A 21st-century partnership takes a modern approach to global health: to be effective, it must be agile, responsive and committed to serving communities affected by HIV, TB and malaria. It must also reach beyond the mindset of paternalistic aid that sometimes created obstacles in the past. With a more modern outlook, countries take the lead in determining where and how best to fight diseases, how to respond to broader development challenges, and how to coordinate work with international partners in global health. They also plan on how to use their increased domestic finances to leverage external resources to build resilient and sustainable systems for health.

    With implementing countries in the lead, partners can take a differentiated approach to investment. That means the partnership’s investments are informed by the specific needs and characteristics of each country, as well as the divergent needs of communities most affected by diseases. Working together, partnership can deliver healthier and more productive and stable families, communities and nations.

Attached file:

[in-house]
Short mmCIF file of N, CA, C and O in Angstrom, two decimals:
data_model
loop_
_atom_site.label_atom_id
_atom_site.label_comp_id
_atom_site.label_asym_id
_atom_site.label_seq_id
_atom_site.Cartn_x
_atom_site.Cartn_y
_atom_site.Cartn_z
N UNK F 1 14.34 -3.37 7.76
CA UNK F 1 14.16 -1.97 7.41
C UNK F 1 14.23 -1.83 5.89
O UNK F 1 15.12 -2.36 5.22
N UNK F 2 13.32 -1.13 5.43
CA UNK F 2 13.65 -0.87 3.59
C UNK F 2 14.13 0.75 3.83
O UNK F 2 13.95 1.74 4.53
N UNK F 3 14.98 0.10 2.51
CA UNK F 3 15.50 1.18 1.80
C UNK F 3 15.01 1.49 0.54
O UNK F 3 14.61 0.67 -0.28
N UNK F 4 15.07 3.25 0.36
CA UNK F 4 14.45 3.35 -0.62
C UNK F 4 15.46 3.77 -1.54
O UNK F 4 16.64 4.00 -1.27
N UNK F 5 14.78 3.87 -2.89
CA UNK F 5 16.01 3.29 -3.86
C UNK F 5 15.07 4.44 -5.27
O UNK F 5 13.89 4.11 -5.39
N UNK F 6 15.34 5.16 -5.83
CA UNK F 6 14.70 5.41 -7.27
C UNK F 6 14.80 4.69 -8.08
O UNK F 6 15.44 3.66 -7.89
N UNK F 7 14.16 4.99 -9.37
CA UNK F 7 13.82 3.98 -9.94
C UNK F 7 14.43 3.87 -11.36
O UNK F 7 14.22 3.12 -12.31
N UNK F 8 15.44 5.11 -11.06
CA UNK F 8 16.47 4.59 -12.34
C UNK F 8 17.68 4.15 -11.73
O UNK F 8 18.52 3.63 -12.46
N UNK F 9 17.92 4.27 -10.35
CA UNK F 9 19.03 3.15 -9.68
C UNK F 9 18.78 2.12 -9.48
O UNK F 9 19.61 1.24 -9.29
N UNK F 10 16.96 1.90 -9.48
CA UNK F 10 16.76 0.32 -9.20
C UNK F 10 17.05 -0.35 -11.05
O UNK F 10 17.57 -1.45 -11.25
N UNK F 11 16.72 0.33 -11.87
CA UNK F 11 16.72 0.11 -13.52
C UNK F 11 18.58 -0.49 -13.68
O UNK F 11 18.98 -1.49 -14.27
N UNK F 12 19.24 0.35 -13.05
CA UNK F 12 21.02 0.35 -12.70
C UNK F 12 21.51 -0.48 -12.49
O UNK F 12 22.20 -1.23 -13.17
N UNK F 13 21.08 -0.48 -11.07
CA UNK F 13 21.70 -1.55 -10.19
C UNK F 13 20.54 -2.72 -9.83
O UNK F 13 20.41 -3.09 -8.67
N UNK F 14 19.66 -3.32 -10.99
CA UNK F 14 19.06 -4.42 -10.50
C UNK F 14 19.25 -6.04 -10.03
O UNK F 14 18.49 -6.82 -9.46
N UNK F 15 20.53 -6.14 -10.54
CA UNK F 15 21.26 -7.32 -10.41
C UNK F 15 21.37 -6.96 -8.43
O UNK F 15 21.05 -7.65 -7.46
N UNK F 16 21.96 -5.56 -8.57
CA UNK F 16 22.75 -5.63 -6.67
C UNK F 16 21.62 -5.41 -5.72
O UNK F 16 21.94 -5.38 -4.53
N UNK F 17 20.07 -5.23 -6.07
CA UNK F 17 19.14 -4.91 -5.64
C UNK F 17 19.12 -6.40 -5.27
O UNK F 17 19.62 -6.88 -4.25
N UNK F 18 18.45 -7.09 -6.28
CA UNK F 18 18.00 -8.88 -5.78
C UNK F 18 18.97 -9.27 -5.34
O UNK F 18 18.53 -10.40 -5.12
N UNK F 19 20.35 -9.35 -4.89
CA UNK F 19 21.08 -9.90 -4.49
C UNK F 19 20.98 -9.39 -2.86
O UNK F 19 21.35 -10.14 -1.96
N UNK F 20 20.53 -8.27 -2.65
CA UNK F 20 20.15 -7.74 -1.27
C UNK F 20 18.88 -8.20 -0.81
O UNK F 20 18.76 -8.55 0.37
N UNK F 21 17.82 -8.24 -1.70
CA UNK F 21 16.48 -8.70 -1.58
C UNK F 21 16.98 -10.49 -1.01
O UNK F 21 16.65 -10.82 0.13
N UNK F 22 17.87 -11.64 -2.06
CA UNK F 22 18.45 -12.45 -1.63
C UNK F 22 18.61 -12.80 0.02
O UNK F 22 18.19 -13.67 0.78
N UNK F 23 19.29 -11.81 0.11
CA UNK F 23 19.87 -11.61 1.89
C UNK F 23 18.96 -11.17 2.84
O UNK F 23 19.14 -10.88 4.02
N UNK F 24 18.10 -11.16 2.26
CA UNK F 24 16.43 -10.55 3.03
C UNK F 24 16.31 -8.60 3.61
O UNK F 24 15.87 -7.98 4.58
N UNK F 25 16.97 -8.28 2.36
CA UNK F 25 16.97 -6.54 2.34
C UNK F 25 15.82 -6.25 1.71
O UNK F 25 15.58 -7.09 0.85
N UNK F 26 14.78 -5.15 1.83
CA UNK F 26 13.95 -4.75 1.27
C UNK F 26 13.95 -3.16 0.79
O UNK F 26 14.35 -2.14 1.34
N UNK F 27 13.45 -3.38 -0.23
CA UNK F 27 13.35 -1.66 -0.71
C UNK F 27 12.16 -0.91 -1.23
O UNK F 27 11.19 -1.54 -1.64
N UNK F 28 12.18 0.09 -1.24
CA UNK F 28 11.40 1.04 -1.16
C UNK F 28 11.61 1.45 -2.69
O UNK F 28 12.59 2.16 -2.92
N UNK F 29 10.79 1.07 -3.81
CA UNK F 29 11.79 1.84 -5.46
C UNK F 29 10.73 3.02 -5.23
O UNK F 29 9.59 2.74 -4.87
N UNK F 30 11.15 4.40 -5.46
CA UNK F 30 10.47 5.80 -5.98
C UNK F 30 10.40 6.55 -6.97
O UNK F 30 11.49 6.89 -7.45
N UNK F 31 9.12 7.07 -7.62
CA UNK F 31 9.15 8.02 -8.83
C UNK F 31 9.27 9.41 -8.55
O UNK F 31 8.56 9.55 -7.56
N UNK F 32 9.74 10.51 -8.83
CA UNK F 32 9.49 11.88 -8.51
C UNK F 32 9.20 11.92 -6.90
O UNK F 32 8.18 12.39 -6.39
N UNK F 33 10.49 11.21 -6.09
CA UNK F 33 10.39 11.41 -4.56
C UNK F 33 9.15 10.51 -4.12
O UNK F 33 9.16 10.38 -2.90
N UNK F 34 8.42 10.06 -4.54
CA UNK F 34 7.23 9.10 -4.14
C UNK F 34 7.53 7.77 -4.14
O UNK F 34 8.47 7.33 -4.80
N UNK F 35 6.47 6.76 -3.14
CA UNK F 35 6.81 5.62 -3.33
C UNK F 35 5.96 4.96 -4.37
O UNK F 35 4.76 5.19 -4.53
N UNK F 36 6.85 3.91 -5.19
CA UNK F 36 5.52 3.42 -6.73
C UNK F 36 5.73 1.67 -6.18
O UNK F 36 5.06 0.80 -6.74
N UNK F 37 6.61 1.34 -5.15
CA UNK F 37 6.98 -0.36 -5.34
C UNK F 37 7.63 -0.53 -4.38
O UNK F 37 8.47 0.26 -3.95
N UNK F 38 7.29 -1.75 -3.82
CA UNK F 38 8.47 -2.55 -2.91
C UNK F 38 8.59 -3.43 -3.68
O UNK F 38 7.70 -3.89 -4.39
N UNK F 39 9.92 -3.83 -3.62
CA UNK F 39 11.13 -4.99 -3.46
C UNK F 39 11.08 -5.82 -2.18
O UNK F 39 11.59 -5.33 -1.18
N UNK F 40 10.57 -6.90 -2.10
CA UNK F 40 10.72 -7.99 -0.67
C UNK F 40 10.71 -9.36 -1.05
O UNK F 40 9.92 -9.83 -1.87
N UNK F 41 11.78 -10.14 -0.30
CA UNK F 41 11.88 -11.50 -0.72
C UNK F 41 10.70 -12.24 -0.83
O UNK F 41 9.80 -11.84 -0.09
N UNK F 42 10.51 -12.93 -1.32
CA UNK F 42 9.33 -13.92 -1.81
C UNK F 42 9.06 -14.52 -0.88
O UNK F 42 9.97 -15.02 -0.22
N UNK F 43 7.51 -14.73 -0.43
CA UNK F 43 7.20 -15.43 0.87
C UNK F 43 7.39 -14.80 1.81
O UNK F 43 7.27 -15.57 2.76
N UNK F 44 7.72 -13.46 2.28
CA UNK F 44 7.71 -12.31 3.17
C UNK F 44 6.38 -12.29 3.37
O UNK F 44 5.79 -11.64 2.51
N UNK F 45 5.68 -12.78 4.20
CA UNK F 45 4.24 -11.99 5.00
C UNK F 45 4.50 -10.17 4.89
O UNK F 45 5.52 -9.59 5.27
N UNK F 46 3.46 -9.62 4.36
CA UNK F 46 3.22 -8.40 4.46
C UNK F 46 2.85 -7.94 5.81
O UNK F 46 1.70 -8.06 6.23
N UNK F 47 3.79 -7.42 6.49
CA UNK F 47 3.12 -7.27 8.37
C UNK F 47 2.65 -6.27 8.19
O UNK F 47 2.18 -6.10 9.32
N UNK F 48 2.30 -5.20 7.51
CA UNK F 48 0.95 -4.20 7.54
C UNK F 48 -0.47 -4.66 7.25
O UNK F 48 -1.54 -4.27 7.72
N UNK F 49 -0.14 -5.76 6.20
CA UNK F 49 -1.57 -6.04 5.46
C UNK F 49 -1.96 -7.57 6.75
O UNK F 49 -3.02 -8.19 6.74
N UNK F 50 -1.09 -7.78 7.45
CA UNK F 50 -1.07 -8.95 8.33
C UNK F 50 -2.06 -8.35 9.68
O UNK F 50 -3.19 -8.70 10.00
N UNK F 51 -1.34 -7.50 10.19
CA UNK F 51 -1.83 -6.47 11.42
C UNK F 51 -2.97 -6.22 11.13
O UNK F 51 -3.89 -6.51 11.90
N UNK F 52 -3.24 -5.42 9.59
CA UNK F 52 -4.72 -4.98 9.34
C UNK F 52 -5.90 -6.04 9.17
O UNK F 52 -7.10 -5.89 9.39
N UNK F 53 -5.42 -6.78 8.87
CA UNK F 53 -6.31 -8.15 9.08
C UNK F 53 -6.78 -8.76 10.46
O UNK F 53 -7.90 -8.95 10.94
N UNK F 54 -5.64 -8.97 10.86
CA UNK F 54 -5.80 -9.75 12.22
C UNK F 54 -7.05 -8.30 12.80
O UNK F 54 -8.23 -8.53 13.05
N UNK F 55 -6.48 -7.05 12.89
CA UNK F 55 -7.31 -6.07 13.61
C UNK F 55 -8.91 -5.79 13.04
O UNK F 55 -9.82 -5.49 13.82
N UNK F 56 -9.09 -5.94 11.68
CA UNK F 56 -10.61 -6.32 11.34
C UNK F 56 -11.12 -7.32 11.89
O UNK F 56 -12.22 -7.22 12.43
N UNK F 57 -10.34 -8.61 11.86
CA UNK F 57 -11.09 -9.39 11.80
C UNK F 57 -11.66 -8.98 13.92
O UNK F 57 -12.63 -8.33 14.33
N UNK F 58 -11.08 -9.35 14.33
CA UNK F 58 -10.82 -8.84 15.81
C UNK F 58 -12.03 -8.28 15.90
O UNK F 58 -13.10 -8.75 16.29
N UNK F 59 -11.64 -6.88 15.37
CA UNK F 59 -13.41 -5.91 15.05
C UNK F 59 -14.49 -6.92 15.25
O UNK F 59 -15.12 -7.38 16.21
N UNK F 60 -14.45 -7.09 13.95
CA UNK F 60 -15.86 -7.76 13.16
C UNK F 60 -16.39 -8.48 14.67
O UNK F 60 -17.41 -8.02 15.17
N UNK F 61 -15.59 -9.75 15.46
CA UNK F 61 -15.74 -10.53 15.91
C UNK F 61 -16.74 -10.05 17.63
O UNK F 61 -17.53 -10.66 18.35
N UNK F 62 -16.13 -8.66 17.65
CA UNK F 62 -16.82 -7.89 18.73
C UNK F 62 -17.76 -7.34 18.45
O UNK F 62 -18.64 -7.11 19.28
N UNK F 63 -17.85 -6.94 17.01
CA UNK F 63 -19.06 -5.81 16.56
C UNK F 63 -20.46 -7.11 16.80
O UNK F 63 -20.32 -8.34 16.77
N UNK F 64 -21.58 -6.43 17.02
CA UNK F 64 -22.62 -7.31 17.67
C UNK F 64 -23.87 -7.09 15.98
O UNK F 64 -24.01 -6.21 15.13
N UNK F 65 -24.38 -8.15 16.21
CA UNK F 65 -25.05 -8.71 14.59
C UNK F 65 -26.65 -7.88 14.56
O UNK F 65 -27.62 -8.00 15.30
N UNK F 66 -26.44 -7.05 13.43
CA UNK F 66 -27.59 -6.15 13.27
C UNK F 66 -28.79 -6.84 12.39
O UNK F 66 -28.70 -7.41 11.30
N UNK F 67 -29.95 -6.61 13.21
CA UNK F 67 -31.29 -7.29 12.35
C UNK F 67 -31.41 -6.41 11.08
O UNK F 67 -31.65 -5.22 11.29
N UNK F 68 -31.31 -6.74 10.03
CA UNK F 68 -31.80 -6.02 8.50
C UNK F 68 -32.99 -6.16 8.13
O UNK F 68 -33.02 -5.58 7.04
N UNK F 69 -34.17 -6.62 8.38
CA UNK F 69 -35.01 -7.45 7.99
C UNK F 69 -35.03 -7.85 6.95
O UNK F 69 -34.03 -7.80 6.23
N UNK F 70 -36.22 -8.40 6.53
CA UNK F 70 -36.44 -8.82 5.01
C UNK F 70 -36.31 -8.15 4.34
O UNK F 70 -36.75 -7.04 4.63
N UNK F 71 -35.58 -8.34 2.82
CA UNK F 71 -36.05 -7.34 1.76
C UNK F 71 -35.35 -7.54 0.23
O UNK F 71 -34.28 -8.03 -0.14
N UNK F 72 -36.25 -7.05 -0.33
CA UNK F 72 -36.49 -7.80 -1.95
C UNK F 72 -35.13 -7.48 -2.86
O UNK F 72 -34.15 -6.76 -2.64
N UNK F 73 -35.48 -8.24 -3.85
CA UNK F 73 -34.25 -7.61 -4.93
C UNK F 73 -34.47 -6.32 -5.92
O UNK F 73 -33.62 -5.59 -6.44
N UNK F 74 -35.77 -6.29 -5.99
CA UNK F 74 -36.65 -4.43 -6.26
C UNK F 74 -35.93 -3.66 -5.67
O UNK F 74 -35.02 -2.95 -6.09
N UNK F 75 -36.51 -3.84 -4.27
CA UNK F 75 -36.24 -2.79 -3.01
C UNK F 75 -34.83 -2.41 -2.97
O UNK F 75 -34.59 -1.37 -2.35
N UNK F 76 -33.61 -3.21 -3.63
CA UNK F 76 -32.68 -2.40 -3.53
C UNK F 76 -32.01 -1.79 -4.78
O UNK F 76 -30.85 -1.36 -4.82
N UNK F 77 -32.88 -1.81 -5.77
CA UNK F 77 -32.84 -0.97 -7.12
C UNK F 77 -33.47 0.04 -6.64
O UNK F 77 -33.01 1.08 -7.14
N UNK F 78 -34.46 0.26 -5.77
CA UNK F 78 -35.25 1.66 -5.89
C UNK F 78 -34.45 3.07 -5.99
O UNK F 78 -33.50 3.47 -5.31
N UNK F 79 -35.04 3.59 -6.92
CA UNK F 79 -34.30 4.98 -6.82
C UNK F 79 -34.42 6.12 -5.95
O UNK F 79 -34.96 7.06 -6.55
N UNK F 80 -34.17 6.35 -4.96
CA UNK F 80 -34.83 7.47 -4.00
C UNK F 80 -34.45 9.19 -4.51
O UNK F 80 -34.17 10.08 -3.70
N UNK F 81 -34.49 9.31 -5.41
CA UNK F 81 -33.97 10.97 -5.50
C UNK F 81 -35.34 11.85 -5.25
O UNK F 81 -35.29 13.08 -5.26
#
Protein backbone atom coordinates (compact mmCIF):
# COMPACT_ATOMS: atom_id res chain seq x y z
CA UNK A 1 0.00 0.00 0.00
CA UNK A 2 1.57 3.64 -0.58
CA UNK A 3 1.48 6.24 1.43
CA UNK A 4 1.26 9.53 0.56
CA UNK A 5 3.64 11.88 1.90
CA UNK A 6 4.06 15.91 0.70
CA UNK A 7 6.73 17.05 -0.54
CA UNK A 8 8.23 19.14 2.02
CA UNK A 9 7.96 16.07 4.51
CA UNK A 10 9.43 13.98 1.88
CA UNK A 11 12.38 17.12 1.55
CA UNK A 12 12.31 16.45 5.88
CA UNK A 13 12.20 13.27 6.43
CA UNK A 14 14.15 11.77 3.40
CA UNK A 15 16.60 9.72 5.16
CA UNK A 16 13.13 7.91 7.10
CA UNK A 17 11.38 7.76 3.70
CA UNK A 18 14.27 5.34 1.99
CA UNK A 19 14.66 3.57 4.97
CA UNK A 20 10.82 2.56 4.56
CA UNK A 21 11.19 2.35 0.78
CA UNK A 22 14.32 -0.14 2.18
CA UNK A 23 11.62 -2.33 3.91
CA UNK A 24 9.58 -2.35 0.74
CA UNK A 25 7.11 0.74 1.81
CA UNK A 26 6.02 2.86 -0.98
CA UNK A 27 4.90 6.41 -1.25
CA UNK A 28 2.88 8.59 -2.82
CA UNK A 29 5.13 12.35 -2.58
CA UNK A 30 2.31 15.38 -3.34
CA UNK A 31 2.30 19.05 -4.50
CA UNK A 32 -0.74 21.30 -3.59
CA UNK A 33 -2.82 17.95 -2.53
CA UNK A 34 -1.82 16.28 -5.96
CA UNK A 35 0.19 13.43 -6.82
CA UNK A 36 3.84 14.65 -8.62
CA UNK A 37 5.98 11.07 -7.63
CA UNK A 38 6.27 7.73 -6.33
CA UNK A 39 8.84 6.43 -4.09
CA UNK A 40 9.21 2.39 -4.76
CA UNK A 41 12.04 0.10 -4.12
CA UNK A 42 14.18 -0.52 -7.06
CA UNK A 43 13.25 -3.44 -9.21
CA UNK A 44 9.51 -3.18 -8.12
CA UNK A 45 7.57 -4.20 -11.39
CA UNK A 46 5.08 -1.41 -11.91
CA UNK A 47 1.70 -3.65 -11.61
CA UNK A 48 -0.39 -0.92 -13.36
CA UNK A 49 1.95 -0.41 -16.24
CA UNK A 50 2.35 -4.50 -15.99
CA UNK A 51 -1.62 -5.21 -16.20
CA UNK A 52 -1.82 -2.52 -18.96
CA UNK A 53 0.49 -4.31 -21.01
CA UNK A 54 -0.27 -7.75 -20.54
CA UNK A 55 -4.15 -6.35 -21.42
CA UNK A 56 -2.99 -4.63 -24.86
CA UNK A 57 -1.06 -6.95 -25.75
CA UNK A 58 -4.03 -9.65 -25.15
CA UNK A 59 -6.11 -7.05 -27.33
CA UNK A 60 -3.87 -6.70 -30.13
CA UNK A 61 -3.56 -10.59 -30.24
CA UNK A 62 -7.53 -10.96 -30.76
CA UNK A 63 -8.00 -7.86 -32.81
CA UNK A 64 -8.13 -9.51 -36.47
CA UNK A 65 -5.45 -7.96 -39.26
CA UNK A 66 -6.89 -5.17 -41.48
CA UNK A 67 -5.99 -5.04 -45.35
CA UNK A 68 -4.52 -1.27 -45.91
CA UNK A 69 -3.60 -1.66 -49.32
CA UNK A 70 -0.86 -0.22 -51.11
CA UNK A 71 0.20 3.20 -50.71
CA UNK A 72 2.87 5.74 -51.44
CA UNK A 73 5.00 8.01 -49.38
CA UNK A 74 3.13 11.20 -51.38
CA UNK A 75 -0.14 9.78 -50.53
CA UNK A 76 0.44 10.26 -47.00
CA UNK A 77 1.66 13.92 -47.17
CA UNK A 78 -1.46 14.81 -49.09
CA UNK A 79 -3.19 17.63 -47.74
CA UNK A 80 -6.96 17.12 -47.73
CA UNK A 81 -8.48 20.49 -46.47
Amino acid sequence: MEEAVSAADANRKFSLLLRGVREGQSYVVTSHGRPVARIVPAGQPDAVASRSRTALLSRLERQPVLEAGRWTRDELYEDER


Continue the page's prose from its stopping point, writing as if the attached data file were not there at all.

• Principles

    Partnership

    The only way to end AIDS, TB and malaria as epidemics is by working together: Governments, civil society, communities affected by the diseases, technical partners, the private sector, faith-based organizations, and other funders. All those involved in the response to the diseases should be involved in the decision-making process.

    Country Ownership

    People implementing programs on the ground know best how to respond to HIV, TB and malaria in their local contexts. Country ownership means that people determine their own solutions to fighting these three diseases, and take full responsibility for them. Each country tailors its response to the political, cultural and epidemiological context.

    Performance-based funding

    Ongoing financing depends upon performance and proven results, carefully monitored and verified by Local Fund Agents.   

    Transparency